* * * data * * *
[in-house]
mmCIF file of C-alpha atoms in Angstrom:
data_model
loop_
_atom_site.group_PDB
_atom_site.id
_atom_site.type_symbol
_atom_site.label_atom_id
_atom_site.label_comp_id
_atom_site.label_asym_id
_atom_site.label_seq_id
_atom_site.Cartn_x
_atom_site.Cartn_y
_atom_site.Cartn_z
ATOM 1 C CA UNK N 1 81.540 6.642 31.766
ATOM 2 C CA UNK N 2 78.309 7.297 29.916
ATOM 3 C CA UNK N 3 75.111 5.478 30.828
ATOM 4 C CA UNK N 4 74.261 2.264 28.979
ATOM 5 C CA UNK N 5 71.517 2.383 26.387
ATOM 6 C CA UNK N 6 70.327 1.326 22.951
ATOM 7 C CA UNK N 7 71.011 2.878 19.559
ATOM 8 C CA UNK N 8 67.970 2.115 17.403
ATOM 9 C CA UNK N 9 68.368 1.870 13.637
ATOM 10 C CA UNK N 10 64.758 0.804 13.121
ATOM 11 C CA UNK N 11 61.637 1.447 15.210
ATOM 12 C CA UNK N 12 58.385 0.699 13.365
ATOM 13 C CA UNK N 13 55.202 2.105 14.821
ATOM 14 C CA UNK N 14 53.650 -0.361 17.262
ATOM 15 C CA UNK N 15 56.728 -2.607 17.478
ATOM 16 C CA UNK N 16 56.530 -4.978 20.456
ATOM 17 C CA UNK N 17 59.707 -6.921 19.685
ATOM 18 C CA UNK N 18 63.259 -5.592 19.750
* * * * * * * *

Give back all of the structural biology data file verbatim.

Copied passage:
[in-house]
mmCIF file of C-alpha atoms in Angstrom:
data_model
loop_
_atom_site.group_PDB
_atom_site.id
_atom_site.type_symbol
_atom_site.label_atom_id
_atom_site.label_comp_id
_atom_site.label_asym_id
_atom_site.label_seq_id
_atom_site.Cartn_x
_atom_site.Cartn_y
_atom_site.Cartn_z
ATOM 1 C CA UNK N 1 81.540 6.642 31.766
ATOM 2 C CA UNK N 2 78.309 7.297 29.916
ATOM 3 C CA UNK N 3 75.111 5.478 30.828
ATOM 4 C CA UNK N 4 74.261 2.264 28.979
ATOM 5 C CA UNK N 5 71.517 2.383 26.387
ATOM 6 C CA UNK N 6 70.327 1.326 22.951
ATOM 7 C CA UNK N 7 71.011 2.878 19.559
ATOM 8 C CA UNK N 8 67.970 2.115 17.403
ATOM 9 C CA UNK N 9 68.368 1.870 13.637
ATOM 10 C CA UNK N 10 64.758 0.804 13.121
ATOM 11 C CA UNK N 11 61.637 1.447 15.210
ATOM 12 C CA UNK N 12 58.385 0.699 13.365
ATOM 13 C CA UNK N 13 55.202 2.105 14.821
ATOM 14 C CA UNK N 14 53.650 -0.361 17.262
ATOM 15 C CA UNK N 15 56.728 -2.607 17.478
ATOM 16 C CA UNK N 16 56.530 -4.978 20.456
ATOM 17 C CA UNK N 17 59.707 -6.921 19.685
ATOM 18 C CA UNK N 18 63.259 -5.592 19.750